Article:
Nanotechnology Breakthroughs or Conversation Pieces?

images This is a subject that is perennially mysterious, because it is hard to get your arms around. It is about atomic-sized particles able or targeted to do things that were never done before.  It has been around for many years, yet seems to have made little impact in our lives. Or the impact has been too small to notice or too inconsequential. But are we perhaps at the threshold of important new developments that could make a big difference? Here are some recent news as reported in Chenected, the blog of the American Institute of Chemical Engineers. The last item is from the February 22nd edition of the Wall Street Journal.

–  BASF, which has been investing in building chemicals, has  been developing a technique to allow faster production of concrete building components with lower carbon emissions. Nanosized particles of calcium silicate hydrate allow concrete to harden quickly at ambient temperatures, rather than using steam to speed the hardening process.

–  Cosmetic creams are intended to penetrate and renovate the skin. New findings allow creams containing nanoscale compounds to adjust a patient’s DNA to treat skin-related disorders by turning off specific disease-causing genes. Skin cancers are one of the targets of nucleic acid particles 1000 times smaller than the diameter of a human hair.

– Carbon nanotubes, the blackest material known, can perfectly cloak objects in the dark of night by neither reflecting or scattering light. Use in stealth aircraft and other was machinery are an obvious application.

– A new coating that repels most liquids (100 different ones tested) has been developed from polymethylsiloxane nanoscale cubes. The coating clings to the pore structure of the material being protected, creating a fine web and leaving pockets of air which account for 95-99 percent of the coating.

–  The lightest material know has been developed by German researchers using zinc oxide and graphite, based nanostructures.  75 times lighter than Styrofoam,  it could, for example, be used in the electrodes of lithium ion batteries, significantly reducing battery weight. An almost limit less number of applications can be visualized.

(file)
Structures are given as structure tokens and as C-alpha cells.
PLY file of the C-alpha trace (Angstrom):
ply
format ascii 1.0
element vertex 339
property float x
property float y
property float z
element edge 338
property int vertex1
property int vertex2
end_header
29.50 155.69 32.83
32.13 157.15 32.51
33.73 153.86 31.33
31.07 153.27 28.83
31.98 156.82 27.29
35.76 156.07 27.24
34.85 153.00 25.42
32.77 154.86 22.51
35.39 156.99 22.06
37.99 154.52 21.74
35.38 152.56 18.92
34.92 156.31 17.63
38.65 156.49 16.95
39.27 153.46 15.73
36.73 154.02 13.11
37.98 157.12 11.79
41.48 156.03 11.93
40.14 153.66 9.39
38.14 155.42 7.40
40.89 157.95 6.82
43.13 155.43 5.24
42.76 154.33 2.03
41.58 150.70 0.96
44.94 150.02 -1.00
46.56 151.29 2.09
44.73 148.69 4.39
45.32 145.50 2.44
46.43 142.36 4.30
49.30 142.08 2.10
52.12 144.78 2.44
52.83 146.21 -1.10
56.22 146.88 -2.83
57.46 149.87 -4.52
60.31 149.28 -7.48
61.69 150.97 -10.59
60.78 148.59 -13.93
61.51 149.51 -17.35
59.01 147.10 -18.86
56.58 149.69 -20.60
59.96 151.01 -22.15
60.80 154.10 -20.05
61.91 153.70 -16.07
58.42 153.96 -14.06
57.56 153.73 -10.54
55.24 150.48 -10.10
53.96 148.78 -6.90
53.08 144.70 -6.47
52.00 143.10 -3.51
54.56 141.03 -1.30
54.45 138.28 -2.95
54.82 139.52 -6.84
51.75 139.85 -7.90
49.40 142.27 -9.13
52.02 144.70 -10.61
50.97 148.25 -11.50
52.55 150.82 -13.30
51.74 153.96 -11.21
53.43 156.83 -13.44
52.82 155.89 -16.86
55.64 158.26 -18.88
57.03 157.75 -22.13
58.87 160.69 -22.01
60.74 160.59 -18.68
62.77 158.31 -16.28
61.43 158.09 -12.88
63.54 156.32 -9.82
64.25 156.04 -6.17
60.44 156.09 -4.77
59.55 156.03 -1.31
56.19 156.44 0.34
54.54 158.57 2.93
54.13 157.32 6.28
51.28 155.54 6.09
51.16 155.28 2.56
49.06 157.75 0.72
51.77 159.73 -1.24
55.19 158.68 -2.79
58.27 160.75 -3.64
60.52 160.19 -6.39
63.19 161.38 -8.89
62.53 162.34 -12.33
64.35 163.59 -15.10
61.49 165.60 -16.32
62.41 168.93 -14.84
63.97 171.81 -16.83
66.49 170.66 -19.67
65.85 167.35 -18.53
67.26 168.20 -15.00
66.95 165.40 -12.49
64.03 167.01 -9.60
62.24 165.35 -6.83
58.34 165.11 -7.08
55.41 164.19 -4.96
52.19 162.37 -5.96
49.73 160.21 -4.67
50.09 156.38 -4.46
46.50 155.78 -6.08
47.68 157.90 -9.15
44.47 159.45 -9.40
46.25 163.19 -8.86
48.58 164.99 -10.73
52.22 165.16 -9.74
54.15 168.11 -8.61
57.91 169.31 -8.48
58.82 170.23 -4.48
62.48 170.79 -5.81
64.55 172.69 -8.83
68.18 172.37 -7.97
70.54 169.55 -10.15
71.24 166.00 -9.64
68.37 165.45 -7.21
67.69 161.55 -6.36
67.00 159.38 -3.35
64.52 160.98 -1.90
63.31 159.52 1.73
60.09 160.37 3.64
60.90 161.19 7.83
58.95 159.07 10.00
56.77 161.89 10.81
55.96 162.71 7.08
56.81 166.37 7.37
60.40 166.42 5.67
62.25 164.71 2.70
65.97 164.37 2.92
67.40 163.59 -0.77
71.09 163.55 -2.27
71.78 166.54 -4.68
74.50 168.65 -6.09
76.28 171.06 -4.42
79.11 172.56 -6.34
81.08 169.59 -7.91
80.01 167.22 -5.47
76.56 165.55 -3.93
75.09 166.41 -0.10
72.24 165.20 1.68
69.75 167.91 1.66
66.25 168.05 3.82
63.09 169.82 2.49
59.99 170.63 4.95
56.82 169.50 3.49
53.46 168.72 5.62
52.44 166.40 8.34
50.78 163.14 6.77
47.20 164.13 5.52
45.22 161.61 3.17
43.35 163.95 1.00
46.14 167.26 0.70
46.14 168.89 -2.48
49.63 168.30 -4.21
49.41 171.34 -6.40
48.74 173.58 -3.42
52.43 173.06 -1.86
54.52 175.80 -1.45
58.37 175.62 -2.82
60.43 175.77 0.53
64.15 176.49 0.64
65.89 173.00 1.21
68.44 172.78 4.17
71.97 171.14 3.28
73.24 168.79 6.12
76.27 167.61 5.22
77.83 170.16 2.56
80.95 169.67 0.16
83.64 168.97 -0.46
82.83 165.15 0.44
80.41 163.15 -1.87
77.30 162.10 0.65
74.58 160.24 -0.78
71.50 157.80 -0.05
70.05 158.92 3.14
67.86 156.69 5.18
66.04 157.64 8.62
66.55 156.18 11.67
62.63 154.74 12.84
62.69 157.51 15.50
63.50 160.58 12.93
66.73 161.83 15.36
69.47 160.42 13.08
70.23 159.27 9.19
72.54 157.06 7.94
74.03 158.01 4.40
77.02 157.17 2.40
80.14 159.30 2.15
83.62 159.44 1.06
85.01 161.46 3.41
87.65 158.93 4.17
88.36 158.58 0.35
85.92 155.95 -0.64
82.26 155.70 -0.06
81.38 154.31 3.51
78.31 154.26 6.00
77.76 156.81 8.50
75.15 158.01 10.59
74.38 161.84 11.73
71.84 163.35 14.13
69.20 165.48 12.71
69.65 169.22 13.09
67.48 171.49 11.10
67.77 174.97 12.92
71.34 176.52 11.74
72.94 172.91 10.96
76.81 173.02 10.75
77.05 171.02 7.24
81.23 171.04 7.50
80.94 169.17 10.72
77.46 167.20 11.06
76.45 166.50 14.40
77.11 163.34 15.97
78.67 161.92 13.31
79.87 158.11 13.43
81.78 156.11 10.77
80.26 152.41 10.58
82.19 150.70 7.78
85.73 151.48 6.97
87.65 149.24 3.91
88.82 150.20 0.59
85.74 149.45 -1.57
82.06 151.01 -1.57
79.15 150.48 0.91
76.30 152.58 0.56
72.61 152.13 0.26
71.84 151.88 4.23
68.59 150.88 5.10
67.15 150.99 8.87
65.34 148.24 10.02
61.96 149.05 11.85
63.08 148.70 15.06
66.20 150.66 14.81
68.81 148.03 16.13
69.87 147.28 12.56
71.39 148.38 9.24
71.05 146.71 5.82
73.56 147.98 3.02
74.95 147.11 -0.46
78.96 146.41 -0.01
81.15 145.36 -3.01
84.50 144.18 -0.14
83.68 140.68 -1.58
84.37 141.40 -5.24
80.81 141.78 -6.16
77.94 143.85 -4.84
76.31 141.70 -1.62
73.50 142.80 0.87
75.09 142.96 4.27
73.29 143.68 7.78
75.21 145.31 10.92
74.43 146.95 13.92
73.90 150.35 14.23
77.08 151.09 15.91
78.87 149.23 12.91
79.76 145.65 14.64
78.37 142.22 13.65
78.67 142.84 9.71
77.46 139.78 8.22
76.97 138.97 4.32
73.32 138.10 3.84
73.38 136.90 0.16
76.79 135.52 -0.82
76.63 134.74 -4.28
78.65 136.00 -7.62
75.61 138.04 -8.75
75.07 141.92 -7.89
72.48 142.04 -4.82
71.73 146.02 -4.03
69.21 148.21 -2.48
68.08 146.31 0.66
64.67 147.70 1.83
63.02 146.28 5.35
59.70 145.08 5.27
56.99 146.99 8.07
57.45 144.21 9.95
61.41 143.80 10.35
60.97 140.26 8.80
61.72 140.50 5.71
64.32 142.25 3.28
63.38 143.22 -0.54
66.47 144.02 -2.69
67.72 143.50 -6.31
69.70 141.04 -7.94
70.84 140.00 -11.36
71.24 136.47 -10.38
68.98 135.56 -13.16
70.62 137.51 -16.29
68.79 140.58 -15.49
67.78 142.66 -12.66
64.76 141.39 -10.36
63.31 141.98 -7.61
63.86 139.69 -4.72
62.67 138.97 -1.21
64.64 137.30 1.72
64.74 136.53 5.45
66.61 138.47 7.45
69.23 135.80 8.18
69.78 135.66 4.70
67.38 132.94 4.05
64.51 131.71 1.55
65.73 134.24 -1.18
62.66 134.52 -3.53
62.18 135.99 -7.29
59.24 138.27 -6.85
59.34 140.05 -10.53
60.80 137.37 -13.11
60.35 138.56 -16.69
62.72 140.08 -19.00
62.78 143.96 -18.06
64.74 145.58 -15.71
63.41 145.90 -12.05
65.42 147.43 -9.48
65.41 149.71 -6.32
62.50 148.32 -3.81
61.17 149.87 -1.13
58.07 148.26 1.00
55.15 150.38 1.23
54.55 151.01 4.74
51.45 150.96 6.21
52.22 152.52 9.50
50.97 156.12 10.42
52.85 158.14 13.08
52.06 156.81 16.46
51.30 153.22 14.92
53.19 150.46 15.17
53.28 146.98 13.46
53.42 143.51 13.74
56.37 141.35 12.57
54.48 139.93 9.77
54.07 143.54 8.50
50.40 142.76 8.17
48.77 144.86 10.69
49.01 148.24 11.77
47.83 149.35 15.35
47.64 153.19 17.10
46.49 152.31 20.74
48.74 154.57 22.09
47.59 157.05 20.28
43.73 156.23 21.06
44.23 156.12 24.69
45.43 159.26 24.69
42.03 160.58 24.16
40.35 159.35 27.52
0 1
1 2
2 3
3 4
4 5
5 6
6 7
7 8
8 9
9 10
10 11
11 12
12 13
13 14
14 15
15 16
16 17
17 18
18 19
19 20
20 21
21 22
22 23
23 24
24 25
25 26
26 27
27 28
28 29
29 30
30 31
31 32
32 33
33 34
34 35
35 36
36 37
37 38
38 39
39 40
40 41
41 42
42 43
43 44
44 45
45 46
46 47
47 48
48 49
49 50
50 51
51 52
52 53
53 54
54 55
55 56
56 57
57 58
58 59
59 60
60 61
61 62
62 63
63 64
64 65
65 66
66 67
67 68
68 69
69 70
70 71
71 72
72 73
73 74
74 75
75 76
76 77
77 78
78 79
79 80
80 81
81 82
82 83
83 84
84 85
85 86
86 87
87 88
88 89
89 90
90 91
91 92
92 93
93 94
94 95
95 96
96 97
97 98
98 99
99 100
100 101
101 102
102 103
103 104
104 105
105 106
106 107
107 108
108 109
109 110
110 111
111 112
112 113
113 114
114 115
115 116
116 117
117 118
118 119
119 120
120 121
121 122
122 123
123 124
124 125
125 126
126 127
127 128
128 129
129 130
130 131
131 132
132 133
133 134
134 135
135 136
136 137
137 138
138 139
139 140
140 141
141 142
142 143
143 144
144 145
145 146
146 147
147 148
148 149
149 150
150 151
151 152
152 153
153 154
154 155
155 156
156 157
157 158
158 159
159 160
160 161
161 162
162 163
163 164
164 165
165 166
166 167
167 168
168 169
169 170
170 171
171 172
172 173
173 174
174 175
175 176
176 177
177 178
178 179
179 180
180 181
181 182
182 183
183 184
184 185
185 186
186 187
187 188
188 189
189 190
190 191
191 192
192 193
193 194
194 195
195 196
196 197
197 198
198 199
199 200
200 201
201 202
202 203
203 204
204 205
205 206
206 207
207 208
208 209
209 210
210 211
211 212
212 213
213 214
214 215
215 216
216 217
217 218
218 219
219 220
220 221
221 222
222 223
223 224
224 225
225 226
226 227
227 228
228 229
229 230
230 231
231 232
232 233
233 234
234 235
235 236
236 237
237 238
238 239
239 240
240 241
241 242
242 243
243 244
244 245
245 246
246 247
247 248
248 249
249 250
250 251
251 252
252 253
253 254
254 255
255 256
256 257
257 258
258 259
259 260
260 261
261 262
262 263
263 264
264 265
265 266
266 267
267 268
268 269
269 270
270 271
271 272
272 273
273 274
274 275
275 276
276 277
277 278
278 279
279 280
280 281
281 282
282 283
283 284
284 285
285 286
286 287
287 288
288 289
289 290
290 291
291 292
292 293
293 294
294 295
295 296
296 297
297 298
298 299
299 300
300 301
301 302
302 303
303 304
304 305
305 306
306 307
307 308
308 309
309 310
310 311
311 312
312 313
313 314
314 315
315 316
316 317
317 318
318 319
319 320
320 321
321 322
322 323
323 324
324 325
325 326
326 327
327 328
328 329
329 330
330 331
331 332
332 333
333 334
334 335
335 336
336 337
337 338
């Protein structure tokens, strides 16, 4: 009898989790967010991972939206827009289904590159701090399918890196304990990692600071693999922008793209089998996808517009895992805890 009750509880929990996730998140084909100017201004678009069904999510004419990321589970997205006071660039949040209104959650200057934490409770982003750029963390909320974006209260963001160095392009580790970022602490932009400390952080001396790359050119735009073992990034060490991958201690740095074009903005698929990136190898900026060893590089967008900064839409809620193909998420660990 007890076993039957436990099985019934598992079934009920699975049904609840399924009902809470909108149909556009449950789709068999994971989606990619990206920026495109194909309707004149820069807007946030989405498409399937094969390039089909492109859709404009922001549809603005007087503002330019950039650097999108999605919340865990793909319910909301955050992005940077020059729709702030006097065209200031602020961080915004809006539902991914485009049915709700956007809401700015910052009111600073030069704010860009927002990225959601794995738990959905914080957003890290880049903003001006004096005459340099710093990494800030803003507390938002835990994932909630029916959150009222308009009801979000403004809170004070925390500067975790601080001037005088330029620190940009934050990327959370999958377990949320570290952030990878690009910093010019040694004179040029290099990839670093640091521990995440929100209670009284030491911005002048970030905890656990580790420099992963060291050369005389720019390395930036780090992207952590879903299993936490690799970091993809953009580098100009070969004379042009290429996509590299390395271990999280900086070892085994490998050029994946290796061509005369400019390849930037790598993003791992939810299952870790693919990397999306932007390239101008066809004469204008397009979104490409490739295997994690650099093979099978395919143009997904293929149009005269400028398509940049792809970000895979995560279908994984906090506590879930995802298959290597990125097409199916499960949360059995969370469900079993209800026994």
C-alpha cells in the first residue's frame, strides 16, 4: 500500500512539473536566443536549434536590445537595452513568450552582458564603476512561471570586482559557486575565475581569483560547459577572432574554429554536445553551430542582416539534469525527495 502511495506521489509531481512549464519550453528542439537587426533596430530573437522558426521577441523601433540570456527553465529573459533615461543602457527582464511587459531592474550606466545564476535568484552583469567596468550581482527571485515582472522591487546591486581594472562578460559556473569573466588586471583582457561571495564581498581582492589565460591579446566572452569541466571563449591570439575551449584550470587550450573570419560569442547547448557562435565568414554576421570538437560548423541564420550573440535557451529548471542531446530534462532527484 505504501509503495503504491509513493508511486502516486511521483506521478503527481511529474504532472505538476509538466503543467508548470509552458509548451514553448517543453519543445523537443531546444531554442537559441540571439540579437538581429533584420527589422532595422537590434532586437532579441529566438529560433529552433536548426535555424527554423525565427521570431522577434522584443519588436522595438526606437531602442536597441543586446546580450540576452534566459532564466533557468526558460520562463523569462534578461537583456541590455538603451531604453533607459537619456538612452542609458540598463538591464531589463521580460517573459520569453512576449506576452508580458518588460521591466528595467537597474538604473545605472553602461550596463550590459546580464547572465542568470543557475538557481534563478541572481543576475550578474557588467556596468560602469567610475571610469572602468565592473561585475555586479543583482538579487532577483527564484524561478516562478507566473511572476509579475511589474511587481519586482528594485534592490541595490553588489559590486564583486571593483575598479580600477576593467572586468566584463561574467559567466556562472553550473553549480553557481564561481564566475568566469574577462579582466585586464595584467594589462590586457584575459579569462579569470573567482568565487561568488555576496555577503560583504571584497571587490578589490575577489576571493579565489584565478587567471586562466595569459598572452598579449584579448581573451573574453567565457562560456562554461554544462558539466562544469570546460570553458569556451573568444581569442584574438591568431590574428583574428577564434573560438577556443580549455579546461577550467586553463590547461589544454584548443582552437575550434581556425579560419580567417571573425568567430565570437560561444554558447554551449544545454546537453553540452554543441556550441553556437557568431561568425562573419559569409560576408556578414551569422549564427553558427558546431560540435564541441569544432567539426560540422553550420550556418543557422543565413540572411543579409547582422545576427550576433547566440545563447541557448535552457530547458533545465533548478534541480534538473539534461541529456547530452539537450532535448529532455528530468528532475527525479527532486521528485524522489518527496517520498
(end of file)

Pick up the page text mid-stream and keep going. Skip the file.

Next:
– Early detection of cancer is an all-important goal. Early stage clinical trials are beginning on infrared-emitting coated nanoparticles that could seek and target melanoma tumors, including where they might have spread. Tests in animals have revealed no toxicity.

–  Again on the health front, nano particles can absorb the toxins associated with a variety of bacteria, including some that resist antibiotics(!) Hard to visualize, but researchers “wrapped a red blood cell membrane around a biocompatible polymeric nano particle” according to an article in Technology Review, the MIT magazine. One red blood cell can create 3000 of the nanoparticles, each 85 nanometers in diameter.

– Tiny sensors called nanobots can be injected into the bloodstream which can transmit information to a smartphone. This allegedly allows tracking changes in blood chemistry, the early detection of cancer from the DNA of a tumor and the precursor signals of a heart attack!

This is highly complicated stuff for industrial chemical engineers like myself. But that does not mean that we shouldn’t try to understand current research that has the potential of changing our world.

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